Indianapolis has an opportunity to advance neighborhood economic development, achieve a healthier population, reduce hunger, improve education outcomes, and realize health care savings. These issues are deeply connected and success can be achieved through a focus on food.
Mayor-elect Joe Hogsett stated in his neighborhood plan that he would appoint a full-time staff member dedicated to food security in neighborhoods. This is a great step that opens the door to address broader food system issues and opportunities.
The new mayor should go further and appoint a food policy director to provide leadership and coordination around food issues in city departments and across the community. This expanded focus touches the breadth of opportunity that exists to use food to achieve a positive impact in economic development, public health, public safety, education, transit, land-use planning/zoning, and waste management.
Consider economic development. Study after study has shown that, in nearly every urban area, the demand for local food outstrips the available supply. This includes Indianapolis, where the success of local food businesses like Green BEAN Delivery is evidence of this growing demand. A food policy director can continue to leverage city resources to attract food businesses, such as Sustainable Local Foods Indiana, a 61,000-square-foot hydroponic growing facility that recently launched in the Englewood neighborhood, or Purdue Extension’s urban farm incubator at West 25th and Rader streets.
Or take public health. In the last 15 years, the adult obesity rate in Indiana has risen from 15 percent to nearly 33 percent. Yet in 2014, Indianapolis remained one of the worst cities in the country for resident access to good food. Roughly 170,000 people in Marion County are food-insecure, including 51,000 children. With $500 billion of health care spending dedicated to diet-related disease across the U.S., we can’t afford to ignore these issues. A food policy director can draw public attention and coordinate resources that will help Indy rise up from the bottom of the list.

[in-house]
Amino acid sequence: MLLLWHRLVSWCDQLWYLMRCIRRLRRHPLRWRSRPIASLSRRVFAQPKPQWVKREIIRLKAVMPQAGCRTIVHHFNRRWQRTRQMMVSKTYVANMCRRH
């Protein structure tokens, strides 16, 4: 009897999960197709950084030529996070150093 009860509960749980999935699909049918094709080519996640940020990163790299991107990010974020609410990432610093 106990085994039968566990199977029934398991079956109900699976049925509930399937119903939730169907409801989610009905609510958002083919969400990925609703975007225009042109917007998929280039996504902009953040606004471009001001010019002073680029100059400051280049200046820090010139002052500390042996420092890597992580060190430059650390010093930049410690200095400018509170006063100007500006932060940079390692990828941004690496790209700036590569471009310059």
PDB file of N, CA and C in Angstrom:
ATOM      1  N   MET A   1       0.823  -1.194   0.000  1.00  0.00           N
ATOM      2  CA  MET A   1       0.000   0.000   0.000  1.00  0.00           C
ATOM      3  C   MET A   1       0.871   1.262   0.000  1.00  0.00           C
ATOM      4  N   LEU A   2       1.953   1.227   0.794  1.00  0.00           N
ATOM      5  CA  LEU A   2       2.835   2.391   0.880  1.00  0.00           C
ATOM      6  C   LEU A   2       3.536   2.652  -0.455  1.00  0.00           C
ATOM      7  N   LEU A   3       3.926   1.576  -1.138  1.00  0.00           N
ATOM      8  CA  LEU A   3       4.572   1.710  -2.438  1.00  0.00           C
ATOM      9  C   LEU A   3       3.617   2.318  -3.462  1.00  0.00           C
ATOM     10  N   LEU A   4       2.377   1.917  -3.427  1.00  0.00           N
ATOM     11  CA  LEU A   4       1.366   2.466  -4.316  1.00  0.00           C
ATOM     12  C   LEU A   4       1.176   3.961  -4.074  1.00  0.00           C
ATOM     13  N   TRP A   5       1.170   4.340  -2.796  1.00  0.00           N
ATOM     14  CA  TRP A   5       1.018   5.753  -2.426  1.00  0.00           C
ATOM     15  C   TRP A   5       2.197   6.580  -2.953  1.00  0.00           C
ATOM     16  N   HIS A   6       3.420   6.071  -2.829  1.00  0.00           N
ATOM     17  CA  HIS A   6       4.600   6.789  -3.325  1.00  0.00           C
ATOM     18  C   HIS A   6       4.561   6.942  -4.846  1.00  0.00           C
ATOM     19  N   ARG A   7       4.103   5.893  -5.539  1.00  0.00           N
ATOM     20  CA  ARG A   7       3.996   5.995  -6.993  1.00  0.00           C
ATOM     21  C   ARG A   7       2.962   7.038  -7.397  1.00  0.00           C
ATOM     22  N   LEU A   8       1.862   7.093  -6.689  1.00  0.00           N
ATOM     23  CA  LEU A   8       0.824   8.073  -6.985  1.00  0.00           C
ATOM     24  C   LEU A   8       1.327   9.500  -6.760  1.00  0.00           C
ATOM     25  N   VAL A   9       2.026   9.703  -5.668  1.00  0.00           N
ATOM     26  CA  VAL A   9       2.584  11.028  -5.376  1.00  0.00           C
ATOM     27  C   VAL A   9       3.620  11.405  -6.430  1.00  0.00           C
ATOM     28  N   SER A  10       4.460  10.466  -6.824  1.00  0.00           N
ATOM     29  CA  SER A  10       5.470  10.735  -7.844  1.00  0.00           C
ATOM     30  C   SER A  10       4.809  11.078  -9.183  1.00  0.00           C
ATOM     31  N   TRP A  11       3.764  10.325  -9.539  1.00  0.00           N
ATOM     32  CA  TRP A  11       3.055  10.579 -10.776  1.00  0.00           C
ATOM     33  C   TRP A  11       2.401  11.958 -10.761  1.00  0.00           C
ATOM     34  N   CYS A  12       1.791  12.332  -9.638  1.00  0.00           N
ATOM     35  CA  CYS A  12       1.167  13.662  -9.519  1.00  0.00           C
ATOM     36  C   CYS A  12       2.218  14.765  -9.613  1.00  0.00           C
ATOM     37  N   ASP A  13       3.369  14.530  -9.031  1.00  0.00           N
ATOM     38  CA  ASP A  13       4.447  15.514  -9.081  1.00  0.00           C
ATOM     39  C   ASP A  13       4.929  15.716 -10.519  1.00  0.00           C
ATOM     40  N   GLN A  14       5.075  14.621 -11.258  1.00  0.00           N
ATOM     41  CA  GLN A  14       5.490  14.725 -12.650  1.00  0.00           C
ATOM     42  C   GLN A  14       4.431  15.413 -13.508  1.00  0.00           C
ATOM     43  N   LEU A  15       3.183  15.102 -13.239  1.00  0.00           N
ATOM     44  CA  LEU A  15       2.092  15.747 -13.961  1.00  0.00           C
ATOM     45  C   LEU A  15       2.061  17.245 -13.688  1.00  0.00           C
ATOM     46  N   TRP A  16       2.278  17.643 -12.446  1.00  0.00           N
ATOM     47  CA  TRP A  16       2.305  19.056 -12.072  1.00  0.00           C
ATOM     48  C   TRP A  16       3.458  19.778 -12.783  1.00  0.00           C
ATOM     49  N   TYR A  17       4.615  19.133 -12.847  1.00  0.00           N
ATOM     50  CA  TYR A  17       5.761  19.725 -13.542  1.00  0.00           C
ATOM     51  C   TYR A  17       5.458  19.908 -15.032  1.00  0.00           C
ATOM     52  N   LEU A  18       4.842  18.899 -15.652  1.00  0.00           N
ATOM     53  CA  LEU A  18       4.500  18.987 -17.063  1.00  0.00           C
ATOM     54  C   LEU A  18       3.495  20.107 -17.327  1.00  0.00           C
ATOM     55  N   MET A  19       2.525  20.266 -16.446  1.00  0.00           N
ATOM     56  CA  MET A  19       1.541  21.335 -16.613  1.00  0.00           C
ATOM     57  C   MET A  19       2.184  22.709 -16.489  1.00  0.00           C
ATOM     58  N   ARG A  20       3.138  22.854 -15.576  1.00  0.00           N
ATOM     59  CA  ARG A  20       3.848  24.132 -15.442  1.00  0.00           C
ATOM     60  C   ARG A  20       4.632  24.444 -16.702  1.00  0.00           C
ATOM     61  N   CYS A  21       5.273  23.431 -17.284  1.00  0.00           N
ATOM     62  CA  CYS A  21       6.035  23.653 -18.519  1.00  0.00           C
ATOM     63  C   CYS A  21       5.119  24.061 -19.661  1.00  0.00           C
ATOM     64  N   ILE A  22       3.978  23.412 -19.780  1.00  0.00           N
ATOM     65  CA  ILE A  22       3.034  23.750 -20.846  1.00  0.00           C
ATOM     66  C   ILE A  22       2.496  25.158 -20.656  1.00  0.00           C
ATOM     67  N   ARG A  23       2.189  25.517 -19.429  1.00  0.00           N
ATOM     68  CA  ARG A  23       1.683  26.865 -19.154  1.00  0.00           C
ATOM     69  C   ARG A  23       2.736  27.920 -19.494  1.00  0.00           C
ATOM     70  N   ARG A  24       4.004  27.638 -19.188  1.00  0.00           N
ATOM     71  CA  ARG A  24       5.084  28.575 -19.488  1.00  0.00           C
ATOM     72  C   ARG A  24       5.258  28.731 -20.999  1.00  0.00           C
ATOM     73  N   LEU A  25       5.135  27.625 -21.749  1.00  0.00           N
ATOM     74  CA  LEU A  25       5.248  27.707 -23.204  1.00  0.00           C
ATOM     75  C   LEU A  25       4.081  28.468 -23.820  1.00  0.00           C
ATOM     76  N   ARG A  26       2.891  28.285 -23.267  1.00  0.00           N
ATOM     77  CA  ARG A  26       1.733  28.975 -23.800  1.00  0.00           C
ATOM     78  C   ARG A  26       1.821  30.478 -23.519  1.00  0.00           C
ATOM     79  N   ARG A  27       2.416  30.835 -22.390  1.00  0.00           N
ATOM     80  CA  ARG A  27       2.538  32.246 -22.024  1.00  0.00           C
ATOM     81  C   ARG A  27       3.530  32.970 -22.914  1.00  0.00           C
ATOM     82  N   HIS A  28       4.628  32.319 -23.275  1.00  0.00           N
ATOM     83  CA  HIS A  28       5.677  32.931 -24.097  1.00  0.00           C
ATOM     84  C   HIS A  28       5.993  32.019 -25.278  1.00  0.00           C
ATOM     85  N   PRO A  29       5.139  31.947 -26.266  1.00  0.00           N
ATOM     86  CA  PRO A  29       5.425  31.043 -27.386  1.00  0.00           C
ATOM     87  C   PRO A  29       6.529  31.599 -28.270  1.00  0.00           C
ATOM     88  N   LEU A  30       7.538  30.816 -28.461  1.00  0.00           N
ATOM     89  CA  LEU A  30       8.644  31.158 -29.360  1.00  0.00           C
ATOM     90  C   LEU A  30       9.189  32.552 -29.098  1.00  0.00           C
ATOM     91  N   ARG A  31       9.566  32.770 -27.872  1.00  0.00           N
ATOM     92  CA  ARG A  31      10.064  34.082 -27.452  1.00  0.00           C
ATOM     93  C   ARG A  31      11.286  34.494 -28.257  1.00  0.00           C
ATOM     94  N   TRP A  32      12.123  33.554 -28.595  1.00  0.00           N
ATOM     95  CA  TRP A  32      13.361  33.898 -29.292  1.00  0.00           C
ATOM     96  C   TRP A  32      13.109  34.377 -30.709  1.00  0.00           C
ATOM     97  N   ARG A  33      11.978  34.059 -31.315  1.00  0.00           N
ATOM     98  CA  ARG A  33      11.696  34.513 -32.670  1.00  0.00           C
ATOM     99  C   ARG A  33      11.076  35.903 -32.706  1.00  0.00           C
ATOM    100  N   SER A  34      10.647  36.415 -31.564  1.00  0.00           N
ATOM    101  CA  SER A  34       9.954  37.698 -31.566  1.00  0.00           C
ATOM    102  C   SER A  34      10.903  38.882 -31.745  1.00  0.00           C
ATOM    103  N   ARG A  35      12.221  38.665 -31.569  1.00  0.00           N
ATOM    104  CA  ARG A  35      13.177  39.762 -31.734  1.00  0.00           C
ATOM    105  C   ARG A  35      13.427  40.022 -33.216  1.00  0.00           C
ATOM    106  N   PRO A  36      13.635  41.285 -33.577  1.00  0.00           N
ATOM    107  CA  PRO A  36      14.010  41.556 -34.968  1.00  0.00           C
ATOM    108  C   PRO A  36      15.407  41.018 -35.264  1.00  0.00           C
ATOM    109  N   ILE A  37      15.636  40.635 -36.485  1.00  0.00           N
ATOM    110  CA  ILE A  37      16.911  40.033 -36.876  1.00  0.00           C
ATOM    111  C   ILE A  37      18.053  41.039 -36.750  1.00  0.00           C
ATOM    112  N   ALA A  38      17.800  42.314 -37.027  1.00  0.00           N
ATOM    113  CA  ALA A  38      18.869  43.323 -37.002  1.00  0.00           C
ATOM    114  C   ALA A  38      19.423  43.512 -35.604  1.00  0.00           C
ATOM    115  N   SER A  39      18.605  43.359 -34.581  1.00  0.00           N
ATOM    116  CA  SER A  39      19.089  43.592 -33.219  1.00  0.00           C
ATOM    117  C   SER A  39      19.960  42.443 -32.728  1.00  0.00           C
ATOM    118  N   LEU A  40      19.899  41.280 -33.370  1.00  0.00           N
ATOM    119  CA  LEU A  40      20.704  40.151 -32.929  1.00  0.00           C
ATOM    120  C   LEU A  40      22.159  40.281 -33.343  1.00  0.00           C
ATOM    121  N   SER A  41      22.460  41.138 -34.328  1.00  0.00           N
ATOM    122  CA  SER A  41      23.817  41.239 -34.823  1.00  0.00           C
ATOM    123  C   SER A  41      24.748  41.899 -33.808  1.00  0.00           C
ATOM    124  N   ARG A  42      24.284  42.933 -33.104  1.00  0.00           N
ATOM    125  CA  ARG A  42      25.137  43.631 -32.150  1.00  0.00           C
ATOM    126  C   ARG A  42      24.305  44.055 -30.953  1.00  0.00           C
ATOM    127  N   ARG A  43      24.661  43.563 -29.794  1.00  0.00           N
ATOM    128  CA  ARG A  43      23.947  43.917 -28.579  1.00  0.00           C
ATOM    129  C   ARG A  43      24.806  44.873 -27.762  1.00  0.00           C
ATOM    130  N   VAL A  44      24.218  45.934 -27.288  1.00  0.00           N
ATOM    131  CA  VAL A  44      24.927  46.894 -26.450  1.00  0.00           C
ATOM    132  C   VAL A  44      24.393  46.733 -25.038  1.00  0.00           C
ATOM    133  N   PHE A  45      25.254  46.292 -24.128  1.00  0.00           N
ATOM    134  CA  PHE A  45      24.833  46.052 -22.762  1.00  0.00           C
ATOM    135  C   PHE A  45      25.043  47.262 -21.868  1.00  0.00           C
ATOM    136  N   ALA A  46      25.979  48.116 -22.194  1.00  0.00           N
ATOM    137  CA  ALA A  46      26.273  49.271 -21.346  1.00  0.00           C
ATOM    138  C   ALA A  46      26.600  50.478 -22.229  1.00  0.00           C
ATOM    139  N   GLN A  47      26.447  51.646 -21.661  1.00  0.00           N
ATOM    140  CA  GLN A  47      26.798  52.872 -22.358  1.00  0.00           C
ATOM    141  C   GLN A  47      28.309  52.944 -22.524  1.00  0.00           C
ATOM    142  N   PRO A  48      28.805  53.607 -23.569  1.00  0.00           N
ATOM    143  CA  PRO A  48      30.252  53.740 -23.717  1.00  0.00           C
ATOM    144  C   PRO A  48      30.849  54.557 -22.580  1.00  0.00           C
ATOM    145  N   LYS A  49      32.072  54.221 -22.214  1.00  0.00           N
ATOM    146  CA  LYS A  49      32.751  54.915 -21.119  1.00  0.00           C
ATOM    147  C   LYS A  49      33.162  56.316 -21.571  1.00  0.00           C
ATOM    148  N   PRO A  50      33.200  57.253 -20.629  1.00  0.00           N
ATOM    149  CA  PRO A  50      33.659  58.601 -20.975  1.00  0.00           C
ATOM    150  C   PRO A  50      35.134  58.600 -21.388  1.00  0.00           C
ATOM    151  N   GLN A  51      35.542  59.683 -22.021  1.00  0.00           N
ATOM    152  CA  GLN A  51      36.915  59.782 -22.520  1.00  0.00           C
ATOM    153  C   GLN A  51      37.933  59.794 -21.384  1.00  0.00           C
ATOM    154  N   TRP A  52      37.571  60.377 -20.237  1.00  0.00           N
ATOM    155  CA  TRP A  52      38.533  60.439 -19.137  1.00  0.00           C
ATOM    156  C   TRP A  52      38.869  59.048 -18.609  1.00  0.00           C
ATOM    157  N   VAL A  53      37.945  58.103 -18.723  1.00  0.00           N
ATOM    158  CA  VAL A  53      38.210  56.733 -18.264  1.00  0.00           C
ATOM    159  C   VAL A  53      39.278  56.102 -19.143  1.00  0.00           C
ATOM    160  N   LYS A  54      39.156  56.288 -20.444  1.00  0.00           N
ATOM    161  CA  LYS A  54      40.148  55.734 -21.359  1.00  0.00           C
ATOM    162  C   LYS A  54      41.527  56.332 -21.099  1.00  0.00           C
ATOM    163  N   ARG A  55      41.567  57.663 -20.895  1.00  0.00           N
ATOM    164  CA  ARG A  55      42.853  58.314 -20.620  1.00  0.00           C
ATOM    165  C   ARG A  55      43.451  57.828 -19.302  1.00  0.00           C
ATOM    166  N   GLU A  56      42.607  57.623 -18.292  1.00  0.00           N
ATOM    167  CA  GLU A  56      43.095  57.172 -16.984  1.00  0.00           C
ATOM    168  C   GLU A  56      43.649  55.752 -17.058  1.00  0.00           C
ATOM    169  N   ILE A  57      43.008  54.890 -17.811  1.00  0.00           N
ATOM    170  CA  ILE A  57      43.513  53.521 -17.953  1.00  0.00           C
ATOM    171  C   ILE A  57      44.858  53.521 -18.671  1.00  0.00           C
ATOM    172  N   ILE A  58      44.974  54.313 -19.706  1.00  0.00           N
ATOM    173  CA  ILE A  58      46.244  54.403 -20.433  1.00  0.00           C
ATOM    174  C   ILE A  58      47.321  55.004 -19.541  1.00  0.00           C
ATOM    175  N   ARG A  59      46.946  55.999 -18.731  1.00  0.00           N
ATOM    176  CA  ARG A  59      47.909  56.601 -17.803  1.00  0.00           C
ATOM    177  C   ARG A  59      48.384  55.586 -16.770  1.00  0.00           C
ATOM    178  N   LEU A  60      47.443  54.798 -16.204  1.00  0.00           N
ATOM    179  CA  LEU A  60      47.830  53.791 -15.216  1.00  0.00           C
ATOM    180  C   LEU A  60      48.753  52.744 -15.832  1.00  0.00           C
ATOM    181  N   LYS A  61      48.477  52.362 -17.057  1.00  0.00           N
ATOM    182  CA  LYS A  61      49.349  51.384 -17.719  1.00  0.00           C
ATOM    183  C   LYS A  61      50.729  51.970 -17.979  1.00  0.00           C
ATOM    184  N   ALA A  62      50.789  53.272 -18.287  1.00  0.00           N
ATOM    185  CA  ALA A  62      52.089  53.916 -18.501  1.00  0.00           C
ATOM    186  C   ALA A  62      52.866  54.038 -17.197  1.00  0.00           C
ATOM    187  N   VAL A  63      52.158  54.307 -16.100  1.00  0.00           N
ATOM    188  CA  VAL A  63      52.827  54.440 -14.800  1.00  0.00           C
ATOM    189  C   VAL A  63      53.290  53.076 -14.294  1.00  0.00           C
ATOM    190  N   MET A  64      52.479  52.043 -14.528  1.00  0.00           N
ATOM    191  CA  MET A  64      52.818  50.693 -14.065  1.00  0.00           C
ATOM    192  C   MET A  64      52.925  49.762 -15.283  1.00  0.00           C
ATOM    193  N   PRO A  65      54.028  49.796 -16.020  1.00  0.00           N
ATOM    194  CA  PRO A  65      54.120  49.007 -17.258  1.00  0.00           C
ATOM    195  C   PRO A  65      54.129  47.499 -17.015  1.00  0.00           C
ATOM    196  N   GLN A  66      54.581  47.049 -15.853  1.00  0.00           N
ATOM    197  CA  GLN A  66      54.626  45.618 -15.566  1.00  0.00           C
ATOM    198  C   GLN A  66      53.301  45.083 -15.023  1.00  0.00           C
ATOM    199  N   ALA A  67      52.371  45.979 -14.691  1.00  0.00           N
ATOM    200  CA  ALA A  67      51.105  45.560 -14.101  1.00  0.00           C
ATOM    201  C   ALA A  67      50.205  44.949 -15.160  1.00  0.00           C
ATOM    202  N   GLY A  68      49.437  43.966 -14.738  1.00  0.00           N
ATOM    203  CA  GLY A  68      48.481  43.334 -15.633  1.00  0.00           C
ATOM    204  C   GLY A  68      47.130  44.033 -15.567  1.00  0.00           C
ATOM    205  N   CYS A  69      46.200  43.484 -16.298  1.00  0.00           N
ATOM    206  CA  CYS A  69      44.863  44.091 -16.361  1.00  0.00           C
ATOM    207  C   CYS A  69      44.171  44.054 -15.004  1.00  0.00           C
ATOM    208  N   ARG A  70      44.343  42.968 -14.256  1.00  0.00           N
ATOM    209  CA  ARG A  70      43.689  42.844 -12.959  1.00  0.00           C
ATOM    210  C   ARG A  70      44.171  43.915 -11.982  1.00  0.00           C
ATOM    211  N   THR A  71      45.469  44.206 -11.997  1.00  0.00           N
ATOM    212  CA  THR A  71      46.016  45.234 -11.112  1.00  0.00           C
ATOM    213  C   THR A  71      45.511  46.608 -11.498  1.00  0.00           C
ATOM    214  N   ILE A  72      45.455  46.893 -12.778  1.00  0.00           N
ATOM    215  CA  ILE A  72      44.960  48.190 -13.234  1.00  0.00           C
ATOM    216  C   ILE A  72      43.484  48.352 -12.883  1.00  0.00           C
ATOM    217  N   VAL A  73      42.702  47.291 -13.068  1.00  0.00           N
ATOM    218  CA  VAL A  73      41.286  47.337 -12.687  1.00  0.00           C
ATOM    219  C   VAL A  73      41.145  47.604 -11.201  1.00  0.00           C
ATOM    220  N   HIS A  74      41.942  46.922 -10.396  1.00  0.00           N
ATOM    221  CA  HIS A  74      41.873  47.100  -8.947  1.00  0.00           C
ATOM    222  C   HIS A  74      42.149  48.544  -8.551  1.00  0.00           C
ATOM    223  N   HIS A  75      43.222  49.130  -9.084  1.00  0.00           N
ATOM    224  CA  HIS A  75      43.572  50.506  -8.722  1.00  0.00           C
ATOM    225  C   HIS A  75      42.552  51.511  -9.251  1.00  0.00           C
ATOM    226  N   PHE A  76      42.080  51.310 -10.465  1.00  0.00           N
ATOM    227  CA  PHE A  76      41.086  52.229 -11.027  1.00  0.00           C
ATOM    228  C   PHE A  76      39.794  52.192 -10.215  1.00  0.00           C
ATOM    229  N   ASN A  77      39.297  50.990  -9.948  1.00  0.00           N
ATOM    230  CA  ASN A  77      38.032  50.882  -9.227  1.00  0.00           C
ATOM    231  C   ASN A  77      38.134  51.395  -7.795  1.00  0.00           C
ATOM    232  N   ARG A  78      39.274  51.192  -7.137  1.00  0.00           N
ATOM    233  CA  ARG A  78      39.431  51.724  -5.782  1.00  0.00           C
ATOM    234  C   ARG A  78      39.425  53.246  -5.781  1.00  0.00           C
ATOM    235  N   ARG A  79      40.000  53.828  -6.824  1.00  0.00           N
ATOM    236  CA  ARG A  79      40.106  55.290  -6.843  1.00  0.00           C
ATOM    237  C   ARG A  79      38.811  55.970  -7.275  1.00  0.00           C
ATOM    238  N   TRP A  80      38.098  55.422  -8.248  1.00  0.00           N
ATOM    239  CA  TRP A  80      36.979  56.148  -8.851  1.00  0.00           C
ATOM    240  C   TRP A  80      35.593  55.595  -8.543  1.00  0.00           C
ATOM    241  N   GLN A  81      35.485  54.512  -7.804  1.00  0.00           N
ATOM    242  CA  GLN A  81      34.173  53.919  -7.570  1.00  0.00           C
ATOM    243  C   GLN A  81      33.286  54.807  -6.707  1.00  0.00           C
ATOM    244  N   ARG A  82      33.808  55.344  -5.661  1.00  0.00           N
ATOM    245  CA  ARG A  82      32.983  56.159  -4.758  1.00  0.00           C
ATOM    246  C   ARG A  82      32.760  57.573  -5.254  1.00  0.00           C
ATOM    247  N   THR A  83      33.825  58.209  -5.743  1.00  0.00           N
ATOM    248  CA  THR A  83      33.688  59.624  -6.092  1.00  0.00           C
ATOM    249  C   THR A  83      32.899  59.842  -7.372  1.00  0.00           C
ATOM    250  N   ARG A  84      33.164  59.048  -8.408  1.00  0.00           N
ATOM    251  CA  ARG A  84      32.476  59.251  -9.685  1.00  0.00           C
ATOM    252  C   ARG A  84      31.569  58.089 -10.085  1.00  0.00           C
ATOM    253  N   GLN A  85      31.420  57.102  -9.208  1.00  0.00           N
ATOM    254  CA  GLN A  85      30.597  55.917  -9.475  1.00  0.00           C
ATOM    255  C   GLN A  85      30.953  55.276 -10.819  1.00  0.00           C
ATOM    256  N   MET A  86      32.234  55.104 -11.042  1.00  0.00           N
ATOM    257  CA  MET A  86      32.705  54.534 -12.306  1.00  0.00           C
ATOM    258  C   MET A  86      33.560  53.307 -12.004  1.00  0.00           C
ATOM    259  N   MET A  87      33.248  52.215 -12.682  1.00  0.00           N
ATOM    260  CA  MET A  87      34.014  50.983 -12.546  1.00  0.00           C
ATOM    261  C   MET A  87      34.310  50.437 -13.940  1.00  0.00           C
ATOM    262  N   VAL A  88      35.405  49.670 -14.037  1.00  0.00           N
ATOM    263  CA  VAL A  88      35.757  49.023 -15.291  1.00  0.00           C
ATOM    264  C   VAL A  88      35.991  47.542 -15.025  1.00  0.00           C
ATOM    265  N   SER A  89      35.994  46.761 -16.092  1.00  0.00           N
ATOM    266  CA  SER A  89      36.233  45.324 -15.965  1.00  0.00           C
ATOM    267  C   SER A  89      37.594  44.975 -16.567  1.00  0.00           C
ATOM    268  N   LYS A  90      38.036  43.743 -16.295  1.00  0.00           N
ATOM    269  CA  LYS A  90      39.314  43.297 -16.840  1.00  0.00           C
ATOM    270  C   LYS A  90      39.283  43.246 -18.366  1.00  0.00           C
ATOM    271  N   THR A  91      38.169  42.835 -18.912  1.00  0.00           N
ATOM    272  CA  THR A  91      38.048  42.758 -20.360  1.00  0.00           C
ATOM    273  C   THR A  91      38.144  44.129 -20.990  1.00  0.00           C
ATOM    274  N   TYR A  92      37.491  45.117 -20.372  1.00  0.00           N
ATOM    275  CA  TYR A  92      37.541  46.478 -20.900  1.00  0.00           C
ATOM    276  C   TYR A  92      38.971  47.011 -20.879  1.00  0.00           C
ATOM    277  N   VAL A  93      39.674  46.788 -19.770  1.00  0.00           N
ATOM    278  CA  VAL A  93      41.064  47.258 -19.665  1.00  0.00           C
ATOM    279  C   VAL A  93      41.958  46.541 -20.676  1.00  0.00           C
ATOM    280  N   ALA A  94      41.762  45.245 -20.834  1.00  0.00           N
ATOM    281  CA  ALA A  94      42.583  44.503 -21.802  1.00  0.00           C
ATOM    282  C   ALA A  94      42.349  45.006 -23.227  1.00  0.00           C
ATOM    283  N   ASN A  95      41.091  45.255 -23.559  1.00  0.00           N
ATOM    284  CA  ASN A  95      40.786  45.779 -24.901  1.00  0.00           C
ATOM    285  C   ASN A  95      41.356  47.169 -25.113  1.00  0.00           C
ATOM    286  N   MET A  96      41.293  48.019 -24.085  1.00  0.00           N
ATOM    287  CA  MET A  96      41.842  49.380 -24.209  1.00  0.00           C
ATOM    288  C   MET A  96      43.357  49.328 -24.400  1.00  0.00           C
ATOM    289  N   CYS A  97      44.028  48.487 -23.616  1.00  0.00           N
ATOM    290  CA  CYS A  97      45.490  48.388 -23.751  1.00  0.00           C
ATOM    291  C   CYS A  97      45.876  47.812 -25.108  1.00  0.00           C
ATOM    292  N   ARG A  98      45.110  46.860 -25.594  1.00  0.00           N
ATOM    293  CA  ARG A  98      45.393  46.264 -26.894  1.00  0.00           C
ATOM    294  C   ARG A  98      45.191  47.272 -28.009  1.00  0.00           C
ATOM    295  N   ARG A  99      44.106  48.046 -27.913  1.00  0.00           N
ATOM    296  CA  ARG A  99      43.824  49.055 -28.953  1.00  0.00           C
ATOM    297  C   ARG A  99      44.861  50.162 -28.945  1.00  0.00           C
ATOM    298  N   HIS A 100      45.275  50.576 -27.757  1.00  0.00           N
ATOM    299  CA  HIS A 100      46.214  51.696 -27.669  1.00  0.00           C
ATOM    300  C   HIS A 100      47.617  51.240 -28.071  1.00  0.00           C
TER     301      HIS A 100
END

There are also untapped public safety and educational opportunities. Summer programs like the Paramount School of Excellence STEAM program and the Indy Urban Acres TeenWorks partnership highlight the potential for a more comprehensive, city-wide summer youth work program rooted in food. Integrating outdoor learning and growing experiences can be transformational for Indianapolis youth. If youth grow food, they’re also more likely to eat it, and we know good nutrition is key to learning. A food policy director can work with schools and community stakeholders to develop these opportunities.
Transit, land-use planning/zoning and waste management all touch on food issues. The proposed bus rapid transit system, starting with the Red Line, would be huge for residents who lack reliable transportation to shop for the food they need. Land-use planning and zoning requirements have deep influence on the future of urban agriculture in Indianapolis and the potential development of a food enterprise zone.
Food waste makes up about 18 percent of our waste stream nationally and could be diverted to create compost, thereby reducing methane emissions from landfills. A food policy director can ensure these food issues embedded in city government are kept in view.
Food, agriculture, the economy and our health are inextricably linked. Hogsett has shown tremendous vision in recognizing the importance of food security for Indy neighborhoods. A more holistic approach would take advantage of the true potential of food to help heal our great city.
To read the Indy Food Council’s open letter to Hogsett and 16 food policy opportunities in Indianapolis, visit www.indyfoodcouncil.org.•
Edgell is co-chairman of the Indy Food Council and public affairs manager at Green BEAN Delivery.